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    Here's a close up of the lines. Once you cut these lines, you are committed. They better be straight, especially the master lines.
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  7. HomeBody

    HomeBody Member Full Member Thread Starter

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    Now you start cutting your layout lines in lightly. I am using 20 LPI tools, which I've always used for shotgun stocks. I think for handguns 16 or 18 LPI would be better. I'm left handed so I use a #3 cutter, which cuts left to right. If you're right handed, you will use a #4 tool which cuts from right to left. I make several lines and as you can see I can't connect the lines on the end closer to me as I can't see under the tool.
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    I flip the vise around and finish the 3 lines with the jointer. I trust the jointer for this more than I would using a #4 right to left tool...because I'm left handed. The #4 tool will cut slightly curving lines for a lefty. Not good. If you're right handed, you'll have the same problem with the #3 tool. Get a jointer!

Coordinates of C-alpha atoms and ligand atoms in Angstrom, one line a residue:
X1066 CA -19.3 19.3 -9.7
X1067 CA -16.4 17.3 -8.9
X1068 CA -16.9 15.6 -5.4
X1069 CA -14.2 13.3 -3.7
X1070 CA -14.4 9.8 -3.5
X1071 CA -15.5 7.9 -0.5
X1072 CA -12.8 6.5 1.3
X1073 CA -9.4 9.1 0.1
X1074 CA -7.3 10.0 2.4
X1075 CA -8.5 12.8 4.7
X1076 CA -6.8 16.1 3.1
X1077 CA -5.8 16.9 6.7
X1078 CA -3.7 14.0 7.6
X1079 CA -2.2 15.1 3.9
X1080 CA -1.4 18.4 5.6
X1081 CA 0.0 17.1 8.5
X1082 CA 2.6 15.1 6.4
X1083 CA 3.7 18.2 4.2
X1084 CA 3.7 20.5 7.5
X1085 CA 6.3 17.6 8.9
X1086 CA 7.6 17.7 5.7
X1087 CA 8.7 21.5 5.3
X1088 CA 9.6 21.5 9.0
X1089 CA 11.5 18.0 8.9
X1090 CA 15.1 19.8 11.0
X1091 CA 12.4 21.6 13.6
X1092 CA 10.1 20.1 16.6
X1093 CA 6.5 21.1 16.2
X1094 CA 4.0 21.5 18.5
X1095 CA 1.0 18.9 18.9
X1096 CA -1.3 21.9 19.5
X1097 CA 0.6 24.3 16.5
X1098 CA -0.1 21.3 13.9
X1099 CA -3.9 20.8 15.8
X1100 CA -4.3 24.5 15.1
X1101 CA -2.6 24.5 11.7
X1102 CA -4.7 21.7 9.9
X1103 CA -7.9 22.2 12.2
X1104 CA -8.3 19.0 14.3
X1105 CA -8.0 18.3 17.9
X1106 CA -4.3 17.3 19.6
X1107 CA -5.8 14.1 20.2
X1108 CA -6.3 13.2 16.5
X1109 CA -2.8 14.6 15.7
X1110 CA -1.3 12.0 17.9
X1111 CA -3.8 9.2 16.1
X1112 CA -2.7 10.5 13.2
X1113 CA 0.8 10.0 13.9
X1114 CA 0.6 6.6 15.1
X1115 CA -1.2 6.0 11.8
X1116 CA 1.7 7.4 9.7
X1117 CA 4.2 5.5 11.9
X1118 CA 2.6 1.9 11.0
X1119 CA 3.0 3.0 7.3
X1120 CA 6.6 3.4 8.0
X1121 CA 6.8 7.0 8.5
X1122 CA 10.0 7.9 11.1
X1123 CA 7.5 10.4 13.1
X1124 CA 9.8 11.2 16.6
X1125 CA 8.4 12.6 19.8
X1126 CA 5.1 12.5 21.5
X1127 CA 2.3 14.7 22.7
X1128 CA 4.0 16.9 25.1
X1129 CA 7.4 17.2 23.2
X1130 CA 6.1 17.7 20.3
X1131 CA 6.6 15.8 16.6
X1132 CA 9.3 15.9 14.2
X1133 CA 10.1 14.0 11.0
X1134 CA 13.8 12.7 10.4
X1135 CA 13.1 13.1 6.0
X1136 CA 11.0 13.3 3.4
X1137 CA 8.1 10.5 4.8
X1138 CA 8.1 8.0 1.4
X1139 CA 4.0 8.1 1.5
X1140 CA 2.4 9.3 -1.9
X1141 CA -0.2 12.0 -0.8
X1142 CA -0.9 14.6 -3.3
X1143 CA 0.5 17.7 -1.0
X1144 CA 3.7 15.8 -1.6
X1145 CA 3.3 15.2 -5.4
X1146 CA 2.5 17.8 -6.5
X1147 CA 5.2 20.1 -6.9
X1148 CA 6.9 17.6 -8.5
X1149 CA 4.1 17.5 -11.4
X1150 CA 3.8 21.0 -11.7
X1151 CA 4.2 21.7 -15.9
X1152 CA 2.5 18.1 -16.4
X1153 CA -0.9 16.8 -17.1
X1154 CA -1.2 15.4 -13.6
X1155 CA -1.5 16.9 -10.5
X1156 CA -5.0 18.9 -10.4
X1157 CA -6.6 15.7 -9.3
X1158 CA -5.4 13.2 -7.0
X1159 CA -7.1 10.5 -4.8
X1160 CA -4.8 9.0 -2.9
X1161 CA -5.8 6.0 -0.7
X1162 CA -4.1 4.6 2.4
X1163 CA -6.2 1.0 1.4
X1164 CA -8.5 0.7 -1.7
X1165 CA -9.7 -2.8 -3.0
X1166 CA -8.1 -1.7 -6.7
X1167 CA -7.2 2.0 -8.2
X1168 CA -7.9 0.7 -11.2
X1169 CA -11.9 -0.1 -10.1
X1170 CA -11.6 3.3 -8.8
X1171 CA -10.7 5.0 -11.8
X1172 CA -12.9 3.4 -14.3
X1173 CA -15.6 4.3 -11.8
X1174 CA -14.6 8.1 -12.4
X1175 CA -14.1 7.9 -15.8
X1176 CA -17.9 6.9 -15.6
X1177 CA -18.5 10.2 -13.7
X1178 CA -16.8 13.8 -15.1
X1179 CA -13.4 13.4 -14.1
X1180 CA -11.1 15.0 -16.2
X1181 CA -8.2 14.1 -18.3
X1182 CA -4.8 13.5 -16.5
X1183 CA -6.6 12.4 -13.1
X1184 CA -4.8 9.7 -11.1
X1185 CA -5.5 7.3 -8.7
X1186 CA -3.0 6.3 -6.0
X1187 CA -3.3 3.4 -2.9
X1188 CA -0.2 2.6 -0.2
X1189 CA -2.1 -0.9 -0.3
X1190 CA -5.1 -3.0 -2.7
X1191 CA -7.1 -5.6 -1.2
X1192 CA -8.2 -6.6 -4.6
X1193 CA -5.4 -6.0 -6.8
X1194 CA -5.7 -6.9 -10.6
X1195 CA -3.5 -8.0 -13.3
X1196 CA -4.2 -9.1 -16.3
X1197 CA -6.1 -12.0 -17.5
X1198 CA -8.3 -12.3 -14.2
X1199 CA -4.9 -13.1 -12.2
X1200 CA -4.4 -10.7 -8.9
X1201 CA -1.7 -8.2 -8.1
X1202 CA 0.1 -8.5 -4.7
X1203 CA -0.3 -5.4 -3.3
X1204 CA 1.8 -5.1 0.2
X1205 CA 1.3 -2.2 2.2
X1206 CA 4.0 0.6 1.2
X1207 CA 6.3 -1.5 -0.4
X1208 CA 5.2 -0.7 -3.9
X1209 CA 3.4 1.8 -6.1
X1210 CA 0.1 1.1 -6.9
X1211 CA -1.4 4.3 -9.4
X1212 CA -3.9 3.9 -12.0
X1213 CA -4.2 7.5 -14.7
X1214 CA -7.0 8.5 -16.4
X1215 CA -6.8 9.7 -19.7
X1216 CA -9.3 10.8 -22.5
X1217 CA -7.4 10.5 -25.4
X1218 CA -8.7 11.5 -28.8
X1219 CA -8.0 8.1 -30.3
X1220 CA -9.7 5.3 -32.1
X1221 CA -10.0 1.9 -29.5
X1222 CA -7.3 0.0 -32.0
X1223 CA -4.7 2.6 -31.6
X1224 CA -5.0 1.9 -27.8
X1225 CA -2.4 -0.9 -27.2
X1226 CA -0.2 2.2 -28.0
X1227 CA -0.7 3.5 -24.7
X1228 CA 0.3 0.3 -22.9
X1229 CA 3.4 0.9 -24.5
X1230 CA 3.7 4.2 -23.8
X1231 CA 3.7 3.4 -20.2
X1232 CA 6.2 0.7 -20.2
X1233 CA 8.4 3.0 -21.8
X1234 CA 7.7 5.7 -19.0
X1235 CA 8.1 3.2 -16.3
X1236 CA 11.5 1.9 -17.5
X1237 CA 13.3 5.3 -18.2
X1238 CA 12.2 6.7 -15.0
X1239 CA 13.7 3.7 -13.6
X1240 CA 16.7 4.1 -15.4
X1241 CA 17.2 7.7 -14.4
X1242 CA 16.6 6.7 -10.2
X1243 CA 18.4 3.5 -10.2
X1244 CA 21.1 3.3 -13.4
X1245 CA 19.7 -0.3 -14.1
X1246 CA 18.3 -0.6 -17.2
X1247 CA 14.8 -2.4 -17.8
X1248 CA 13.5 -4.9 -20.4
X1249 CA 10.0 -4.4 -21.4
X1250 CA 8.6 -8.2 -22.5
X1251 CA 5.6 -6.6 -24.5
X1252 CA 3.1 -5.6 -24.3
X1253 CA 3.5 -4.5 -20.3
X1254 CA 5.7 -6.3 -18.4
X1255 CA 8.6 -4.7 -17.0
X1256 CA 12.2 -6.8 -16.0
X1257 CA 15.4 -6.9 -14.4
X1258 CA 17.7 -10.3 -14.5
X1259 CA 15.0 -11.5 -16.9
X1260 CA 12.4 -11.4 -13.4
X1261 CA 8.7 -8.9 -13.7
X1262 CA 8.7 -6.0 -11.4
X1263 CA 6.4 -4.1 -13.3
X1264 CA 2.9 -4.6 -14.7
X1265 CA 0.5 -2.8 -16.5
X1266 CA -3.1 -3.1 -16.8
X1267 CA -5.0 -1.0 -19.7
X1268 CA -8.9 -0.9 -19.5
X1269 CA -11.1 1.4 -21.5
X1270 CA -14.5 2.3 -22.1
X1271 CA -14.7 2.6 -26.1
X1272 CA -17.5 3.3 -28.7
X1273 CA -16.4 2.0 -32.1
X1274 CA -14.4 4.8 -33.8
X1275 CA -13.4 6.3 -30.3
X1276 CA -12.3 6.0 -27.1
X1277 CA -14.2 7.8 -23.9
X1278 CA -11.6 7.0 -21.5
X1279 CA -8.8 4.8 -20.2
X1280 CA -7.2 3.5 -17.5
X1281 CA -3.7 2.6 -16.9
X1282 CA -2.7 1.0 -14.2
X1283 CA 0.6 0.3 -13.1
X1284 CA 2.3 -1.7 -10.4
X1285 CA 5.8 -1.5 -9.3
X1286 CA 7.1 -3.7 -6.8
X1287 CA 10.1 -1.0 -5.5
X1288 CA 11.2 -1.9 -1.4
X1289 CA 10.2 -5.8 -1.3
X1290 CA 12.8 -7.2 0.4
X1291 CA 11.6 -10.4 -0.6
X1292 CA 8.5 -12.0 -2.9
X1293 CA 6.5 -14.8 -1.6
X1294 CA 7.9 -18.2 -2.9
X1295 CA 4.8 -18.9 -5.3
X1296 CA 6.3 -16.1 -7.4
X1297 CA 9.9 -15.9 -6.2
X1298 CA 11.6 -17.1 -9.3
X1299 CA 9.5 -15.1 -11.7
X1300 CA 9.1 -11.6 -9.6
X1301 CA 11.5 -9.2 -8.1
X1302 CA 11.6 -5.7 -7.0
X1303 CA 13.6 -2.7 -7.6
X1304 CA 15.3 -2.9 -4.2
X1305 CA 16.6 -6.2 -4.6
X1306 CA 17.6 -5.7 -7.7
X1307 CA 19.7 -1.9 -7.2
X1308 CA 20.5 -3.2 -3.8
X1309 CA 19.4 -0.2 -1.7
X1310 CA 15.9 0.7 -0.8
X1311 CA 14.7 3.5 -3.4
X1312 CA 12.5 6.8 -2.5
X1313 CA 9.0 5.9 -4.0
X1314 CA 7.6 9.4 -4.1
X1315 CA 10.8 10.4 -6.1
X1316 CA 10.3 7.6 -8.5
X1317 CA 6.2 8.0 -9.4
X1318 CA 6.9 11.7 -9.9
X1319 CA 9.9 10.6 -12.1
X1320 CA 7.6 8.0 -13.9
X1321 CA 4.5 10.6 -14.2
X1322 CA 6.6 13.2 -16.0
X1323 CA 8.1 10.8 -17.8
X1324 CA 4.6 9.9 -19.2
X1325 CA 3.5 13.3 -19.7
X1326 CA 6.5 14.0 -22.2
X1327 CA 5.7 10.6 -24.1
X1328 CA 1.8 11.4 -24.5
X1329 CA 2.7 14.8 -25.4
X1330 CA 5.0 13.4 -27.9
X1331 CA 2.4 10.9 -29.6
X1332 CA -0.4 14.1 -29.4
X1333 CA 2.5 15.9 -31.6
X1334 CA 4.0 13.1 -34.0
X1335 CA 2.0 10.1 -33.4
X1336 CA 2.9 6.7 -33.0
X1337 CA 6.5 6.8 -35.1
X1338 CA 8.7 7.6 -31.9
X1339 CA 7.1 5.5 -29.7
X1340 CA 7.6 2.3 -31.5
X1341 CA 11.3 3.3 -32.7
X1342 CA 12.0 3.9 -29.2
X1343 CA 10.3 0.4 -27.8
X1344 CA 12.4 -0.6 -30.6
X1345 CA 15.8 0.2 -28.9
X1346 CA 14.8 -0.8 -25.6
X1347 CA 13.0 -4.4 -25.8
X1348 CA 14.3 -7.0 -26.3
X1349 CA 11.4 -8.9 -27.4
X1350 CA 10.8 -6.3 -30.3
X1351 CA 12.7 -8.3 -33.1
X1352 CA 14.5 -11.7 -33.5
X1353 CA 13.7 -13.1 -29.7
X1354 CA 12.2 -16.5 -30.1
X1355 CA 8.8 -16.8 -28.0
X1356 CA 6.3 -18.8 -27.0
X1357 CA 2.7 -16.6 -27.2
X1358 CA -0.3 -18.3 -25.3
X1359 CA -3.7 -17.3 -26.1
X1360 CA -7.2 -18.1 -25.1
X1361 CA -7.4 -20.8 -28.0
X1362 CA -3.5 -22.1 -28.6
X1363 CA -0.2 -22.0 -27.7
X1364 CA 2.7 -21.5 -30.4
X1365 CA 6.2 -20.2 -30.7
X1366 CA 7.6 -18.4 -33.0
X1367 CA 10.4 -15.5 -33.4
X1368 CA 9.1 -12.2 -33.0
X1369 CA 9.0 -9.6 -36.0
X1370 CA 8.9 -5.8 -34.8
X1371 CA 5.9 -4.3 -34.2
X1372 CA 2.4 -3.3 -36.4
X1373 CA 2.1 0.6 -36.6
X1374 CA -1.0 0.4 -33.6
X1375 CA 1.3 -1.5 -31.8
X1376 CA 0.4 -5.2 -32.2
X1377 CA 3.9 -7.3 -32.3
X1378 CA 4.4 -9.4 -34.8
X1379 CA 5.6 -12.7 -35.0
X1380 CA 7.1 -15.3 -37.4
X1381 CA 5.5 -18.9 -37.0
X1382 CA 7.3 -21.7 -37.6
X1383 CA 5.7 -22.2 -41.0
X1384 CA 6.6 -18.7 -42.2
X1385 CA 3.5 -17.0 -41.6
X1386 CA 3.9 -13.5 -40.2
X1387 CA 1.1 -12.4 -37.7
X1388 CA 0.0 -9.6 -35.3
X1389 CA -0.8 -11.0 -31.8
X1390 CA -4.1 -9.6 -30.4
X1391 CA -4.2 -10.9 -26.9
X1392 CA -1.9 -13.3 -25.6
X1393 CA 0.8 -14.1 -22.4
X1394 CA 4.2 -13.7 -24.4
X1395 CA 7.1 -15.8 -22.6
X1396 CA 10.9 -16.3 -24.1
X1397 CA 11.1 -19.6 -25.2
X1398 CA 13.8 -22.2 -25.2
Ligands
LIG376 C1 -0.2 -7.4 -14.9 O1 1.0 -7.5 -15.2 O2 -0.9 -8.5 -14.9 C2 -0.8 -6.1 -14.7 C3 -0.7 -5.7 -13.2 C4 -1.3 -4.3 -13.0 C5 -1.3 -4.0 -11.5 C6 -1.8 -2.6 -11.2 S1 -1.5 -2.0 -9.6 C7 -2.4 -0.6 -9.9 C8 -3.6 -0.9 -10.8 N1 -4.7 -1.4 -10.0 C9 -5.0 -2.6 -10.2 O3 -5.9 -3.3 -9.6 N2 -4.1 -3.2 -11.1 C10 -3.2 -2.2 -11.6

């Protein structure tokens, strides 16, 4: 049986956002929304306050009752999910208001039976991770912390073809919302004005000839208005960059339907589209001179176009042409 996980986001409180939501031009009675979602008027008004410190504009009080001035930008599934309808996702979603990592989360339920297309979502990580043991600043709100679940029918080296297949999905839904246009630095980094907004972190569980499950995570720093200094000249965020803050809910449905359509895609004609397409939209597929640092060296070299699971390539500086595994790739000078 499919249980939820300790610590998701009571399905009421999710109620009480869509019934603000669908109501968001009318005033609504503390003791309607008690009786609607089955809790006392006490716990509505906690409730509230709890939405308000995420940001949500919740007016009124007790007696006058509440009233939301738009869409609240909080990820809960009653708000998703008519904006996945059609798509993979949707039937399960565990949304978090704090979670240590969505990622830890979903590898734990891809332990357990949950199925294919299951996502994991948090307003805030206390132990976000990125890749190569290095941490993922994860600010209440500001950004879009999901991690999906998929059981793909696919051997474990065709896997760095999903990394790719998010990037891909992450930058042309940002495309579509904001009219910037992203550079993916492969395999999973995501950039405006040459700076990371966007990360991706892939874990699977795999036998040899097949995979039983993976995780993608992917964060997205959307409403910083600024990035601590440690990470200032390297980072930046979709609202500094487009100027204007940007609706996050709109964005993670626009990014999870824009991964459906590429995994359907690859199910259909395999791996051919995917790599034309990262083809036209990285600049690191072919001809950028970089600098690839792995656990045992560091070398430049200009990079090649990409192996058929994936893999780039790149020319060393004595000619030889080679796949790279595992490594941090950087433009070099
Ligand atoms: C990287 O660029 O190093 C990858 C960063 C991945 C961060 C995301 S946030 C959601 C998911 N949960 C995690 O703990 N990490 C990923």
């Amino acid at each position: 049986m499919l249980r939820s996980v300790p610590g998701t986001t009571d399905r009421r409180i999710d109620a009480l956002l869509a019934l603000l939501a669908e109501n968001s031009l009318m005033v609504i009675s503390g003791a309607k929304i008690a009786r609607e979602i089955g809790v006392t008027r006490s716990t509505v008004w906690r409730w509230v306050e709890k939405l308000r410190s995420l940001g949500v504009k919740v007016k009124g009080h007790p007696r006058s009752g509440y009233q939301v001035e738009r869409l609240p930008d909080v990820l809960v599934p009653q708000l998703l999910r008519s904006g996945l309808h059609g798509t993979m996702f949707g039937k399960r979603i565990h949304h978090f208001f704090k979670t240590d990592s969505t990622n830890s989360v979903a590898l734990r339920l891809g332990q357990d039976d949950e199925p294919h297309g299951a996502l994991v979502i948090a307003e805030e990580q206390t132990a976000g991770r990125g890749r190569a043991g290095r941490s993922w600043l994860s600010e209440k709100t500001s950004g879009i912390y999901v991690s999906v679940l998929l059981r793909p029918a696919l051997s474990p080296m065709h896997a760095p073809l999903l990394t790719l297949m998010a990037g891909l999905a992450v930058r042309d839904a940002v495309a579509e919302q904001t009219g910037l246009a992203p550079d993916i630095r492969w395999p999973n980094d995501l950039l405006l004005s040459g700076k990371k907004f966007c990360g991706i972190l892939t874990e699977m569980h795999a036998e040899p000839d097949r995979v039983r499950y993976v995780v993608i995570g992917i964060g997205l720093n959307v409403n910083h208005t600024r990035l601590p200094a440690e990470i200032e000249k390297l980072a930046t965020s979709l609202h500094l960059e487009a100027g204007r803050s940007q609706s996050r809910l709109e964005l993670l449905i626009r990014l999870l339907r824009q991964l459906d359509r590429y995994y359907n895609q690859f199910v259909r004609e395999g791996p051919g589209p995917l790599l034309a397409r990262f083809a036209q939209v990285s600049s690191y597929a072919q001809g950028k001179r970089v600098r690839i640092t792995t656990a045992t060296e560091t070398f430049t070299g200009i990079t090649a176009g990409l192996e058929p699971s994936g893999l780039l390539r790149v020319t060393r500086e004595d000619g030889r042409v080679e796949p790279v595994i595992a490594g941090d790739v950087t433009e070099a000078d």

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    More lines... DSC06659.JPG


    Flip and finish.
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    Last edited: Nov 9, 2013
  8. HomeBody

    HomeBody Member Full Member Thread Starter

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    Finishing the lines in one direction on one side.
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    Now go the other direction and cross all the lines forming your diamonds.
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  9. HomeBody

    HomeBody Member Full Member Thread Starter

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    Repeat for the other side of the design.
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    Now I can add another point to the pattern. Plenty of room.
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  10. HomeBody

    HomeBody Member Full Member Thread Starter

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    Here's the added points filled in. I could probably make them a bit longer but will leave them like that. Border will extend them a bit.